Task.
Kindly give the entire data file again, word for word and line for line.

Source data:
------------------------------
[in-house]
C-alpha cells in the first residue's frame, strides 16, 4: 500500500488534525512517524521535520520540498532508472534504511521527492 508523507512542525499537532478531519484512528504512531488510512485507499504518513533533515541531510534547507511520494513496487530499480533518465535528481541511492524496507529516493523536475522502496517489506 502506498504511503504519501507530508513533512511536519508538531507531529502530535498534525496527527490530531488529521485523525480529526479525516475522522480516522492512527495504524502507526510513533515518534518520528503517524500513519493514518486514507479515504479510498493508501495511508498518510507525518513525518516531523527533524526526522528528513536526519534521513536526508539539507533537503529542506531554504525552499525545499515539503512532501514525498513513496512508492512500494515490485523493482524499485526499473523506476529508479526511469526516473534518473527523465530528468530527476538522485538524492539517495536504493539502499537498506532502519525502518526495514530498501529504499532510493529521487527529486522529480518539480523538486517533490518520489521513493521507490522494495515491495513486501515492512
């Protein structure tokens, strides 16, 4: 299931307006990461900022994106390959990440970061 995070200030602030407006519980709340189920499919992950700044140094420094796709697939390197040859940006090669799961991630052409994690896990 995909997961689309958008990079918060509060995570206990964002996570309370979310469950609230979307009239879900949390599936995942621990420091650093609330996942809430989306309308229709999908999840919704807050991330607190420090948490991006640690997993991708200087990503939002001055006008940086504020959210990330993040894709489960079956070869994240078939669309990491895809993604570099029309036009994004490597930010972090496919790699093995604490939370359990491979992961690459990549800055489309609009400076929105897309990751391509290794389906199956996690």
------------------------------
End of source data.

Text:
[in-house]
C-alpha cells in the first residue's frame, strides 16, 4: 500500500488534525512517524521535520520540498532508472534504511521527492 508523507512542525499537532478531519484512528504512531488510512485507499504518513533533515541531510534547507511520494513496487530499480533518465535528481541511492524496507529516493523536475522502496517489506 502506498504511503504519501507530508513533512511536519508538531507531529502530535498534525496527527490530531488529521485523525480529526479525516475522522480516522492512527495504524502507526510513533515518534518520528503517524500513519493514518486514507479515504479510498493508501495511508498518510507525518513525518516531523527533524526526522528528513536526519534521513536526508539539507533537503529542506531554504525552499525545499515539503512532501514525498513513496512508492512500494515490485523493482524499485526499473523506476529508479526511469526516473534518473527523465530528468530527476538522485538524492539517495536504493539502499537498506532502519525502518526495514530498501529504499532510493529521487527529486522529480518539480523538486517533490518520489521513493521507490522494495515491495513486501515492512
């Protein structure tokens, strides 16, 4: 299931307006990461900022994106390959990440970061 995070200030602030407006519980709340189920499919992950700044140094420094796709697939390197040859940006090669799961991630052409994690896990 995909997961689309958008990079918060509060995570206990964002996570309370979310469950609230979307009239879900949390599936995942621990420091650093609330996942809430989306309308229709999908999840919704807050991330607190420090948490991006640690997993991708200087990503939002001055006008940086504020959210990330993040894709489960079956070869994240078939669309990491895809993604570099029309036009994004490597930010972090496919790699093995604490939370359990491979992961690459990549800055489309609009400076929105897309990751391509290794389906199956996690």